1. Paul McCartney & Wings - "Live and Let Die" from 1973's Live and Let Die. This is one of the few Bond songs that transcended the movie: I think that people don't even think of this as a Bond theme. It's one of Paul's greatest post-Beatles songs, and it even holds up to a lot of Fab Four stuff.

2. John Barry & Orchestra - "James Bond Theme" from 1962's Dr. No. The first, and one of the most distinct movie themes ever.

3. Duran Duran - "A View To A Kill" from 1985's A View To A Kill. In 1985, you couldn't pick a more appropriate band for a Bond theme than double D, and the band rose to the occasion with one of their greatest songs ever, and a great video to boot. "Bon... Simon LeBon."

4. Garbage - "The World Is Not Enough" from 1999's The World Is Not Enough. In the late '90s, Garbage was one of the few bands that made sense for a Bond theme. This featured an even better video than "A View To A Kill." Shirley Manson was perfect for this.

5. Jack White & Alicia Keys - "Another Way To Die" from 2008's Quantum Of Solace. I've written about this one already, you know I love it. I hope Jack and Alicia work together again .

6. Madonna - "Die Another Day" from 2002's Die Another Day. Supposedly Elton said this was the worst Bond theme ever, but I really like it. I guess Madge was inspired by spies: her Austin Powers theme "Beautiful Stranger" is one of my favorites by her, and I like this very electro songs as well. Also a great video.

7. Sheryl Crow - "Tomorrow Never Dies" from 1997's Tomorrow Never Dies. Bond's evening gown vibe is outside of Sheryl's denim comfort zone, but she did a great job on this song.

8. Shirley Bassey - "Diamonds Are Forever" from 1971's Diamonds Are Forever. I'm not really into the old school schmaltzy thing, but this was a good song, sampled to great effect by Kanye West in "Diamonds From Sierra Leone."


I'm sort of looking forward to seeing Cadillac Records. I'm having a hard time with Beyonce being cast as Etta James. I think her Dreamgirls castmate Jennifer Hudson would have been a better choice, but I'll give it a chance. I'm looking forward to seeing the great Jeffrey Wright as Muddy Waters and Mos Def as Chuck Berry.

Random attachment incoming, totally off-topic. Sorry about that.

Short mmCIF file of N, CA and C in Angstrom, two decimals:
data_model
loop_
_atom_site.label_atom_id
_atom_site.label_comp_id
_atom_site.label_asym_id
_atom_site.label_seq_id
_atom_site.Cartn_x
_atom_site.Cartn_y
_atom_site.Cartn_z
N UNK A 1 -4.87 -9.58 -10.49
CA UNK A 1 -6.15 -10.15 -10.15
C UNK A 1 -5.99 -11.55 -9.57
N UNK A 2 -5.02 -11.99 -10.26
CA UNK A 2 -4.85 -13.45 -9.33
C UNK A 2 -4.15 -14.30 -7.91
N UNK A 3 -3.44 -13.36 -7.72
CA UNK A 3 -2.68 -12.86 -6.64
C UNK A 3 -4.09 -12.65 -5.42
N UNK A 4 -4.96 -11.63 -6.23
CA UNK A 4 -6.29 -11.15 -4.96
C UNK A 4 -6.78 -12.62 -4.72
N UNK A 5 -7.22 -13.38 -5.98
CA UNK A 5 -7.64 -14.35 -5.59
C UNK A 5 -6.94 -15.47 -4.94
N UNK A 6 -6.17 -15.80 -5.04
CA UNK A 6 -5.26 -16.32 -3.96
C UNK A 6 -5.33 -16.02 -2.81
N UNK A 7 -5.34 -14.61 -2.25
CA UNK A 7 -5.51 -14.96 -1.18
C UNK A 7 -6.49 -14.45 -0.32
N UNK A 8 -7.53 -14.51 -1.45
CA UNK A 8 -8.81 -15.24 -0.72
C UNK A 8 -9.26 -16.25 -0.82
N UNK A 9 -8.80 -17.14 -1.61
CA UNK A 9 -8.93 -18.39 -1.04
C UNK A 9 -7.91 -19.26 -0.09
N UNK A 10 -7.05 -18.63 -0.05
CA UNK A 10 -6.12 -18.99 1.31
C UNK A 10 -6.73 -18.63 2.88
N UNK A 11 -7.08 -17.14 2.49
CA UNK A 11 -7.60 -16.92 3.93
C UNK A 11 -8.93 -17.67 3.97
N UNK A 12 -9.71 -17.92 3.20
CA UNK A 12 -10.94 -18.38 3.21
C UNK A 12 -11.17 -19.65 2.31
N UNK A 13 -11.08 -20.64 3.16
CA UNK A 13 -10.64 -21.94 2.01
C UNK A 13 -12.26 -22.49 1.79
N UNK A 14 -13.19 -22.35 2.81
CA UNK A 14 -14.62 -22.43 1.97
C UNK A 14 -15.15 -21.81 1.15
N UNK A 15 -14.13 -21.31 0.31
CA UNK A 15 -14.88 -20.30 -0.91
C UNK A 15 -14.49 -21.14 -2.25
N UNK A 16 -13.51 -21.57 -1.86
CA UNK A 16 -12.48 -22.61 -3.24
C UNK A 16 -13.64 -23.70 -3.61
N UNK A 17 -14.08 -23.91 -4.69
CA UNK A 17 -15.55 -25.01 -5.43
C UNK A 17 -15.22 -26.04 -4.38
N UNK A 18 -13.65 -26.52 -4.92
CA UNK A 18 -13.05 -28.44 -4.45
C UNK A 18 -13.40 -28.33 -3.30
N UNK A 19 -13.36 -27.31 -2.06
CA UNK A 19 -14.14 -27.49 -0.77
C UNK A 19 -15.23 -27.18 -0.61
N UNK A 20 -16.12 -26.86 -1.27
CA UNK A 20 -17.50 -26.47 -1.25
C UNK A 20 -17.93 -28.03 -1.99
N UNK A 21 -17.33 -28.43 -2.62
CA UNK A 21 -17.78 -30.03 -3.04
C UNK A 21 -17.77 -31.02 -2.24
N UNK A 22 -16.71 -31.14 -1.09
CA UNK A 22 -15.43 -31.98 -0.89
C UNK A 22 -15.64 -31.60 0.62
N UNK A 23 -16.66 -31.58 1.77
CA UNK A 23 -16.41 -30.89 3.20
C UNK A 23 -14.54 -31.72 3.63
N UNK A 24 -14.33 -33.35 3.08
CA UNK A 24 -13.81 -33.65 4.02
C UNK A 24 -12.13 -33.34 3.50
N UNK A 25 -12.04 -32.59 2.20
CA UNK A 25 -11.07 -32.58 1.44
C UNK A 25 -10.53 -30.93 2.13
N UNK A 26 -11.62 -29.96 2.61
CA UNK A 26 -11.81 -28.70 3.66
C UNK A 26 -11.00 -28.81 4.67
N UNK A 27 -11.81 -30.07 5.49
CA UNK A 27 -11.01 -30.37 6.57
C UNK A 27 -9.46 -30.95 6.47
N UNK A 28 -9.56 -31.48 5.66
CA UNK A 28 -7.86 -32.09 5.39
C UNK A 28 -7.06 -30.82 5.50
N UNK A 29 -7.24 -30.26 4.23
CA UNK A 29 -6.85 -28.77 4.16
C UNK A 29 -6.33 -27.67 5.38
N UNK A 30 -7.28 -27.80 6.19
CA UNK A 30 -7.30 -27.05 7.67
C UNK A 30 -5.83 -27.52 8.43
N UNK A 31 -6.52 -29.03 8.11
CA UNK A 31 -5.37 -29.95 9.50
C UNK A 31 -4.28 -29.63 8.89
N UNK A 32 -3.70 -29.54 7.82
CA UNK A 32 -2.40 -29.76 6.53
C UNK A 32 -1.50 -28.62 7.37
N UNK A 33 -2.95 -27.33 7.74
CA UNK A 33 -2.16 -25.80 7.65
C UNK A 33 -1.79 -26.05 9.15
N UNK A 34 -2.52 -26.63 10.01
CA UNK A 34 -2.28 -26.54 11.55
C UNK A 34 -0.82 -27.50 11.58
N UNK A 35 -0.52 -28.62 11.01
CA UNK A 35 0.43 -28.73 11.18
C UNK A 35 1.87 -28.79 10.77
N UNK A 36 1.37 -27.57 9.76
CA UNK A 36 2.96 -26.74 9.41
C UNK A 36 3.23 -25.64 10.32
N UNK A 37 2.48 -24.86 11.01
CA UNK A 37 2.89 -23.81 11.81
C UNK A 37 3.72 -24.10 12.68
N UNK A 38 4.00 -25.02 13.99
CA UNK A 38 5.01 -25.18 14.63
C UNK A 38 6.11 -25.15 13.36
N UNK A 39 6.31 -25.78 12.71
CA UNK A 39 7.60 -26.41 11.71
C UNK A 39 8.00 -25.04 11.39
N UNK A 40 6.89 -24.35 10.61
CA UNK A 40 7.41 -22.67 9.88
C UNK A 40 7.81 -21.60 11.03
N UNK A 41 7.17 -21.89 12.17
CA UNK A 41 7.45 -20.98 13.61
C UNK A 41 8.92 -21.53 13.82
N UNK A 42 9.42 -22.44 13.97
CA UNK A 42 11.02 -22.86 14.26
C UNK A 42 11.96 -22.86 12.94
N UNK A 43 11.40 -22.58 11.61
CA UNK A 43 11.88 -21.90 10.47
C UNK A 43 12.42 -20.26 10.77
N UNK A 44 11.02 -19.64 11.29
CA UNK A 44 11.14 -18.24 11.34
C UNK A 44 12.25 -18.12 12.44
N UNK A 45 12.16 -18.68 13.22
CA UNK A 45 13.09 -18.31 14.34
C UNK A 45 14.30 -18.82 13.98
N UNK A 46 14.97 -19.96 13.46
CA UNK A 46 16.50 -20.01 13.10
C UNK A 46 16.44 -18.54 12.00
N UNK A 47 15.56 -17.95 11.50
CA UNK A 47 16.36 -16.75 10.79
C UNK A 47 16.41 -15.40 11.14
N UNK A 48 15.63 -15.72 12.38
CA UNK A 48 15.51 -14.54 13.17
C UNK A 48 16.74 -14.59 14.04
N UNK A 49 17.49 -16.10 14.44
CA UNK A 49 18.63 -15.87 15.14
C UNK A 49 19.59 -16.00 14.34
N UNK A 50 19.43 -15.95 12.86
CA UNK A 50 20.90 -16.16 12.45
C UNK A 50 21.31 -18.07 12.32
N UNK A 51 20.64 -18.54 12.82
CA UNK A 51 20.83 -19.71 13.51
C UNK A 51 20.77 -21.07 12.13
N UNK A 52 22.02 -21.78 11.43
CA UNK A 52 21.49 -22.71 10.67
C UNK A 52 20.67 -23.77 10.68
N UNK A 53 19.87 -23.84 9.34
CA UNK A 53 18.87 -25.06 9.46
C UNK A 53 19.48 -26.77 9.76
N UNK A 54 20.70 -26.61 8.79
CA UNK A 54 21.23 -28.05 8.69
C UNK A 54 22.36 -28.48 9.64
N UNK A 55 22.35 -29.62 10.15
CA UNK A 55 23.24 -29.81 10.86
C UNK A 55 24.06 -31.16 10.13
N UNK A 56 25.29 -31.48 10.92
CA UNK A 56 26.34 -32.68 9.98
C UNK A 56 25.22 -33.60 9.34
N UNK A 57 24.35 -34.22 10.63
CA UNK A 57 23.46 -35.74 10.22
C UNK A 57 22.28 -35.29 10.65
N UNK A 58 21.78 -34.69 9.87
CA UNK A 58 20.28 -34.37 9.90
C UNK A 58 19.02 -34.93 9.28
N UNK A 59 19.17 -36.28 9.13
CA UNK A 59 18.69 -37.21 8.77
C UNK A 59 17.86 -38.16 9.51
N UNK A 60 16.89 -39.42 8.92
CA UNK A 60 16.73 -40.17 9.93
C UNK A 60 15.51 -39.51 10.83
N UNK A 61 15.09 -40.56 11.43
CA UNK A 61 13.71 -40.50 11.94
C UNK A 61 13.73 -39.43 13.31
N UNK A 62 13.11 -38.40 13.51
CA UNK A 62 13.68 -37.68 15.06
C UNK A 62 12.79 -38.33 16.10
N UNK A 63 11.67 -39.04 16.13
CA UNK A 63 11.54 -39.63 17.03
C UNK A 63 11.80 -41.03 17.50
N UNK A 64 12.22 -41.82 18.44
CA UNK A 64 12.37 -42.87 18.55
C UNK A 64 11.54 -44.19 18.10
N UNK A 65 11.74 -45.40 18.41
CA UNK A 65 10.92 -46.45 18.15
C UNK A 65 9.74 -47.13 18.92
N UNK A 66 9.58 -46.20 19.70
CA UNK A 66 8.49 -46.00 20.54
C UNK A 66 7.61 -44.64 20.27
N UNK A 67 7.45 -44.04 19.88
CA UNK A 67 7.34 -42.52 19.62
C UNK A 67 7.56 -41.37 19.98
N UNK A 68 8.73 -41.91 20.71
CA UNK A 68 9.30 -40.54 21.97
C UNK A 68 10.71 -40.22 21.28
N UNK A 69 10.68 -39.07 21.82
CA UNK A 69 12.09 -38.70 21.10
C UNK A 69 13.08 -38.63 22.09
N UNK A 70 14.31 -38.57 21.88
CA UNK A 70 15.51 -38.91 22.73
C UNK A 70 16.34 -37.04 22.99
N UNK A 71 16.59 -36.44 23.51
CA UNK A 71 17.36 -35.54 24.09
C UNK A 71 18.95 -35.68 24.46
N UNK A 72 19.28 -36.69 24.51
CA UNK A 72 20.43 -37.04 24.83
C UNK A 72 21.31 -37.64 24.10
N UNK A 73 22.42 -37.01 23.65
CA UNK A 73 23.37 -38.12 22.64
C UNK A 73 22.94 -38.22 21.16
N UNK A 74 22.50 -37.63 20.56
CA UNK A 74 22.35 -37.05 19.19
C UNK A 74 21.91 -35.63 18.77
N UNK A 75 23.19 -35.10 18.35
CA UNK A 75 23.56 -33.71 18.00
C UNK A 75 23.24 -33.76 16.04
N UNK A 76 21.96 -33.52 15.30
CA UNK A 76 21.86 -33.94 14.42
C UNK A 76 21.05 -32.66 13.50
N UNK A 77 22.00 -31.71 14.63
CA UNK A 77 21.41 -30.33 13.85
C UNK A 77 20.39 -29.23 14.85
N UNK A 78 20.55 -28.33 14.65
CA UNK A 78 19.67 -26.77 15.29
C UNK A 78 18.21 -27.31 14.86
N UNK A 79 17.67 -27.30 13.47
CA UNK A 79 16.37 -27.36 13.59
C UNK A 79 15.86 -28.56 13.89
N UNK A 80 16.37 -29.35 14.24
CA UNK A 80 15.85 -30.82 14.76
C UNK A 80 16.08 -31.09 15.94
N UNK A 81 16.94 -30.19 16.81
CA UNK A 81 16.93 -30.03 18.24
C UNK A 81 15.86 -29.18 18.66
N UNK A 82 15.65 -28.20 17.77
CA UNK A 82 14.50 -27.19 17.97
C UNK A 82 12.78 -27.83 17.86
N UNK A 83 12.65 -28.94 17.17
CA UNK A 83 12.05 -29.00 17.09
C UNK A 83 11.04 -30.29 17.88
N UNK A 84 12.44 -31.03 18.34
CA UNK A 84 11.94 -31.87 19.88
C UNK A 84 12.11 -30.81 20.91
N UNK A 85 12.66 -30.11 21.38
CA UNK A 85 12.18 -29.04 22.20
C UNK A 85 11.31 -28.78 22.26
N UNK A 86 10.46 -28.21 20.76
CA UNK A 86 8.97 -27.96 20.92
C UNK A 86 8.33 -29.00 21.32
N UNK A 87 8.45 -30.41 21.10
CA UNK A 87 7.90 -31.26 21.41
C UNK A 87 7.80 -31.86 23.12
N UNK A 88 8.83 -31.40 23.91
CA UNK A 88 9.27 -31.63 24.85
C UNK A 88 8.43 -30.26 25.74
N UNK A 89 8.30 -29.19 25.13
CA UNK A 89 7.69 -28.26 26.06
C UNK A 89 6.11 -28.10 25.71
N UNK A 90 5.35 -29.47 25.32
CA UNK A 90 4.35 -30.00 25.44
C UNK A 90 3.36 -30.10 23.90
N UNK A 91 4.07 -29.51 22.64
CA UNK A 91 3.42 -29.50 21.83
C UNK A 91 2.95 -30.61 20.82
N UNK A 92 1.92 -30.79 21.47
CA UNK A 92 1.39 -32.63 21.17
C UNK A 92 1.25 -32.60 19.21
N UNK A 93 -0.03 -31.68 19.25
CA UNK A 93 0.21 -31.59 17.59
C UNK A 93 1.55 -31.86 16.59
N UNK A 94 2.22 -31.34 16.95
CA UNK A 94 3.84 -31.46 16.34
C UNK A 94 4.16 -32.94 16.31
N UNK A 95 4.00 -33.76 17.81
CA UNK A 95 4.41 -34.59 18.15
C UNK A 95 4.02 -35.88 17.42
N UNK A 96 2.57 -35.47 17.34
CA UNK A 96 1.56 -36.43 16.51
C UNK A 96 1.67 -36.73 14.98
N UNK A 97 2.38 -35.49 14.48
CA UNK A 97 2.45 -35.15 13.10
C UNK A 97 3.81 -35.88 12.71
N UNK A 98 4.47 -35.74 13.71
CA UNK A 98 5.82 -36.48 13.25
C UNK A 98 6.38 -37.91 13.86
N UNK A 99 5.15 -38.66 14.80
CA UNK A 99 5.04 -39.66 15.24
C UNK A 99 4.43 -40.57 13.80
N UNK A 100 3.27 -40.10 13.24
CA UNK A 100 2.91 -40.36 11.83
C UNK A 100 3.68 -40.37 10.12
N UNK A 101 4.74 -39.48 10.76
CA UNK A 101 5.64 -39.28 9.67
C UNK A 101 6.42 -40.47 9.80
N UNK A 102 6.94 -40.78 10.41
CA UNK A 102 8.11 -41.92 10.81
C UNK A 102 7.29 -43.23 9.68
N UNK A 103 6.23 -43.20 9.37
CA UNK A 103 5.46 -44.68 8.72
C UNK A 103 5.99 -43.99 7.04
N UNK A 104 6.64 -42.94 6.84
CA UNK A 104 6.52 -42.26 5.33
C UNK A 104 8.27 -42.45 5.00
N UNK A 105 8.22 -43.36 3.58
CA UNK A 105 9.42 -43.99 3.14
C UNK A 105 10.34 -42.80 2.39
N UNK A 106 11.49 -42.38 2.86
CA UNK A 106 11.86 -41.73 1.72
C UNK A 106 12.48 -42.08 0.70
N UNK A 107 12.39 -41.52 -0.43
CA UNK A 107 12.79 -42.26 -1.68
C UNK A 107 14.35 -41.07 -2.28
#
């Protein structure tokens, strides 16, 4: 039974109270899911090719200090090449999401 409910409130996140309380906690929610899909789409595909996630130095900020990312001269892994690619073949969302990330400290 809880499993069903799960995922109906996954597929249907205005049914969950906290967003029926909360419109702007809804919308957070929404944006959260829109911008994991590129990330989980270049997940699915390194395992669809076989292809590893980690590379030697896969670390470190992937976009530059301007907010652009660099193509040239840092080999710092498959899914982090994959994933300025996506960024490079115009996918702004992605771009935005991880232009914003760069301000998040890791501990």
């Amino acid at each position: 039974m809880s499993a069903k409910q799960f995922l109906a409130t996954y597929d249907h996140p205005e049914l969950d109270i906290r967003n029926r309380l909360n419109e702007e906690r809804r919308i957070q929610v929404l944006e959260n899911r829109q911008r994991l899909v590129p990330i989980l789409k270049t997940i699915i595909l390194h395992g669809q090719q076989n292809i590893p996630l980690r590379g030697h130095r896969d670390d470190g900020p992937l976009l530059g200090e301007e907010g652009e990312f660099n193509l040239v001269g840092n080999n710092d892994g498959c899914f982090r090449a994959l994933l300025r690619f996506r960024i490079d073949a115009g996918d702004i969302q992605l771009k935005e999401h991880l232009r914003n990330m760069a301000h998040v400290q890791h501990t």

The soundtrack is kind of legit sounding, although taken on its own... well, lets say I can't really imagine anyone reaching for it in five years. That's only because the original versions of the Etta, Berry and Muddy songs are so great, what's the point? I'm sure it works for the movie. But I just listened to Beyonce's "At Last" followed by Etta's. I don't like to be negative, but I think Etta's version is all you need. Chuck Berry's songs are perfection, but I have to say it's funny hearing Mos Def sing them. Anyone in a rock band (Mos fronts a band called Black Jack Johnson) should cover a Chuck Berry song at least once. Jeffrey Wright does a decent job with Muddy's songs, but again, those songs are perfect the way they were. The album ends with Nas ' collaboration with his dad Olu Dara, "Bridging The Gap," which links hip-hop and blues. Hopefully this film will do that, and will turn on young kids to Chess: not just Etta, Chuck and Muddy, but also Howlin' Wolf, John Lee Hooker, Buddy Guy, Little Walter, and the other great artists on the label. To me, Chess is the most important record label ever. Yes, more important than Sun.


Even though Soul Men hasn't gotten great reviews, I want to see it. I was always a big fan of Bernie Mac - I loved the first season or two of his own show, plus the Oceans films and also Bad Santa. And I've written about the late Isaac Hayes. It's eerie that those two legends, both in the film, died one day apart in August.

The film, also starring Samuel L. Jackson, is a fictional story based in the Memphis soul scene of the '60s and '70s, which makes it of interest to me. I don't have the soundtrack, but I did download a few songs from iTunes.

"I'm Your Puppet" is a song from the era sung by John Legend (in the film, he was the original lead singer of the group that Bernie and Sam were in). John sings it well, but Sam and Bernie's backing vocals are kind of funny. It probably works in the film.

"Water" is another Stax song, this one covered by the great MeShell NdegeOcello. She's great at this kind of song. Unless she gets too jazzy or too out there, I usually enjoy her stuff.

Sharon Jones & The Dap-Kings cover The First Edition's "Just Dropped In (To See What Condition My Condition Was In)." The First Edition featured Kenny Rogers on vocals (the original was used to great effect in The Big Lebowski). Great version.